Marketing and Goals


    Voice Over Expert Bob Bergen chats with you about “Marketing and Goals” in this wonderful podcast lesson. Bob stresses that the first thing you should do is set your goals. If you are generic or non-specific with your goals in marketing, your results will be generic and non-specific. Start with backward thinking and see where it takes you! Enjoy this whirlwind tour of how you can go from identifying a goal to the steps you need to realize it.

    Transcript of Marketing and Goals

    Julie-Ann Dean: Welcome to Voiceover Experts brought to you by, the number one voiceover marketplace. Voiceover Experts brings you tips, pearls of wisdom and techniques from top instructors, authors and performers in the field of voiceover. Join us each week to discover tricks of the trade that will help you to develop your craft and prosper as a career voiceover talent. It’s never been easier to learn, perform, and succeed from the privacy of your own home and your own pace. This is truly an education you won’t find anywhere else.
    This week is pleased to present Bob Bergen.
    Bob Bergen: Hi, this is Bob Bergen and today I’d like to talk about Marketing and Goals. One question I ask my students in my animation voiceover workshop is, “What are your goals?” I would say, nine out ten people will say, “I just want to work”, and my response to that is, “Well, who doesn’t? Everybody wants to work”. I think one of the problems people have in pursuing voiceover is their goals aren’t specific. Where in voiceover do you want to work? Animation, commercial, promo, trailer, narration, interactive games, audio books. Now the day to day activity in voiceover is commercial, so the commercial then probably the most important. Each genre of voiceover requires a tone demo. One thing people today have that I didn’t have when I was pursuing voiceover is video voicebank. Got a video voicebank and you can take a listen to everybody’s demo. The top actor is represented by the top talent agencies.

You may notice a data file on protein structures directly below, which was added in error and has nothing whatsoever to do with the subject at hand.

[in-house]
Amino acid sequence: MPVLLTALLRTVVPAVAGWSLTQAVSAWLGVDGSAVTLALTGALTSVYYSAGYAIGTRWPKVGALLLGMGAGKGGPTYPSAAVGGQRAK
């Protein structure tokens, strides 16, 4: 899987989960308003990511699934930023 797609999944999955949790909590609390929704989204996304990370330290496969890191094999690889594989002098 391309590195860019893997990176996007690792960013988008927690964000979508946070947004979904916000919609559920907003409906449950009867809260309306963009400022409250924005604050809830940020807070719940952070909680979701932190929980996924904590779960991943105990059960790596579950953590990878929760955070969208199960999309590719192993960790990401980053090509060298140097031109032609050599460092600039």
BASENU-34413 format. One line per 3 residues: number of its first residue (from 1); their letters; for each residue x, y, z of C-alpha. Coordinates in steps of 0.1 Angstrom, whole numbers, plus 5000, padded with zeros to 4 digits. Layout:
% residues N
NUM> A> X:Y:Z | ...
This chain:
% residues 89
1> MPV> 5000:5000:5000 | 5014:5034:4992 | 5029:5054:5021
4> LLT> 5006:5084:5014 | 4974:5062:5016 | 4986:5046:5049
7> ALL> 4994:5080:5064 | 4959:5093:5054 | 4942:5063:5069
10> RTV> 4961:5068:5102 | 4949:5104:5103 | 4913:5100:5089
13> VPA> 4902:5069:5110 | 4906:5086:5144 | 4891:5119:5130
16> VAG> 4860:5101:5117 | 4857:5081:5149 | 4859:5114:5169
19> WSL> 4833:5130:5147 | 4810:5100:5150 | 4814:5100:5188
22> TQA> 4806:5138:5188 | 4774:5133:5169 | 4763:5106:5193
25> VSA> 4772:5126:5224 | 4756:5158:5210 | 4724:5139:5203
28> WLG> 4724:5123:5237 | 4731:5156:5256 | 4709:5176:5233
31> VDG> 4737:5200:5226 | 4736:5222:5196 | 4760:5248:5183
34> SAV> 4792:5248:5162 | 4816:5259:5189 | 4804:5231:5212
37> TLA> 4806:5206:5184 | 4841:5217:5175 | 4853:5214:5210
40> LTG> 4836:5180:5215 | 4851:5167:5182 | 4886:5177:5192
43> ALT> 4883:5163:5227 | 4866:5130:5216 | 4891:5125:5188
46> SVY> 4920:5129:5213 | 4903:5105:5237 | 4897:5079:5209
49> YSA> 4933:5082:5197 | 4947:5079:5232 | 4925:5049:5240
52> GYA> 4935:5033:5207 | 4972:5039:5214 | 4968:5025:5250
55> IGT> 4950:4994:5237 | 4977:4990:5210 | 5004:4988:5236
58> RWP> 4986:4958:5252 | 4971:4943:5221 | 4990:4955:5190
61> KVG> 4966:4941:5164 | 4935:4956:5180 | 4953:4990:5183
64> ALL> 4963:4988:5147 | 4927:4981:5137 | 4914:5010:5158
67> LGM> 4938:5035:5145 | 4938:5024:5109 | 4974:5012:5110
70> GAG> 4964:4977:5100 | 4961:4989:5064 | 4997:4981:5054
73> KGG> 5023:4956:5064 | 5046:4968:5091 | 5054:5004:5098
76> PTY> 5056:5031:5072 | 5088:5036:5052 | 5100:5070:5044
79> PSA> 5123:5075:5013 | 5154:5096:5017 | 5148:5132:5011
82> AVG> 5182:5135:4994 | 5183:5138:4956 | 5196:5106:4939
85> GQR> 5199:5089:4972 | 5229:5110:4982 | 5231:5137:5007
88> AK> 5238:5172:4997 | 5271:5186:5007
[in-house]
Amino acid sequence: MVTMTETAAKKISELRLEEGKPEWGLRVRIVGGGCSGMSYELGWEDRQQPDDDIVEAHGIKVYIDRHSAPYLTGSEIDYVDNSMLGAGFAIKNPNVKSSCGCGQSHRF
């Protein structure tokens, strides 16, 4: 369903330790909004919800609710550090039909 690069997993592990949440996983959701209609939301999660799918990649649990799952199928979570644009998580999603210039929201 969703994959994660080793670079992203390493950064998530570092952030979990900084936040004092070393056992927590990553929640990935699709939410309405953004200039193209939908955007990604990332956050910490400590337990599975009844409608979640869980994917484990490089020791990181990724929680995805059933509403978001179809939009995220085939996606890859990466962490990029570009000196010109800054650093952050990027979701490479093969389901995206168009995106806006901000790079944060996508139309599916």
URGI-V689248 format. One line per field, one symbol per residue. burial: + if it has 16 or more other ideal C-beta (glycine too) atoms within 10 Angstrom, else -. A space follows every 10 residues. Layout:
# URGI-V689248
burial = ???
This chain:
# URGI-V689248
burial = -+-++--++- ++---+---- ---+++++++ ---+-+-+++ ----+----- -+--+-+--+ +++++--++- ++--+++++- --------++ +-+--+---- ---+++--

But let’s talk about setting goals. By virtue of a demo you’re telling the world that you’re as good or better then everybody else represented or working today. So, if you’re generic or non-specific with your goals on marketing the result are going to be generic and non-specific. So, how do you make your goals and marketing more specific? Well, in pursuing voiceover most people do forward thinking. It’s starts with, I’d like to get in the voiceover, so I should take a workshop and you know maybe make a demo and see if I can break in a voiceover. Well, there’s a huge gap between that demo and working actor that most people kind of ignore, so instead of forward thinking let’s do backward thinking start with the ultimate goal you might have.
    Let say that ultimate goal is to be a promo network announce for a major television network, so here’s backward thinking. You’re now the voice of CBS comedies. How to get the job? You’re tested for it. How you test for it? You get a call back. How to get the call back? You had an audition. How to get an audition? Your agent sent you. Had your agent send you? Because on of your initial goals was to be a promo voice for a major TV network when seeking representation, you specifically marketed to those agent who’s clients do a lot of television promos. How do you find that agent? Did some research on video voicebank and through that research and listening to working actors promo demos, you contacted these actors but because most voice actors have a websites these days, and you pop them a note, pick their brain. Ask then how they got their start, who they studied with? Where they get their promo demos done, etcetera and from that research you’d probably hear names like, Marice Tobias, Joyce Castellanos or some of the other top promos instructor in the business and you study. You study until you’re ready to make that demo and you don’t make that demo until you’re absolutely ready because every listener will give you one opportunity. One bad demo can ruin an entire relationship.
    And through your research on video voicebank, you’ll notice that each demo is as individual as the actors are. Nobody in this business needs another voice. They need you. What you bring to the copy? Your personality, your style, your sense of humor, your brand through training and workshop, you need to establish your brand, so the buyers know who you are. They know your brand and when they have a property that matches your brand. It’s a marriage made through auditioning. So, I’ve kind the jump the gun a little bit but let’s go back to the backwards thinking. How did you eventually get that agent that deals with promos? Well, through your studies and networking and marketing and contacting and hopefully you’re also brilliant at this promos voiceover thing. You should have enough experience and enough people who know you and your ability and know your work, who can refer to an agent. Probably the best way to get representation is through an industry referral.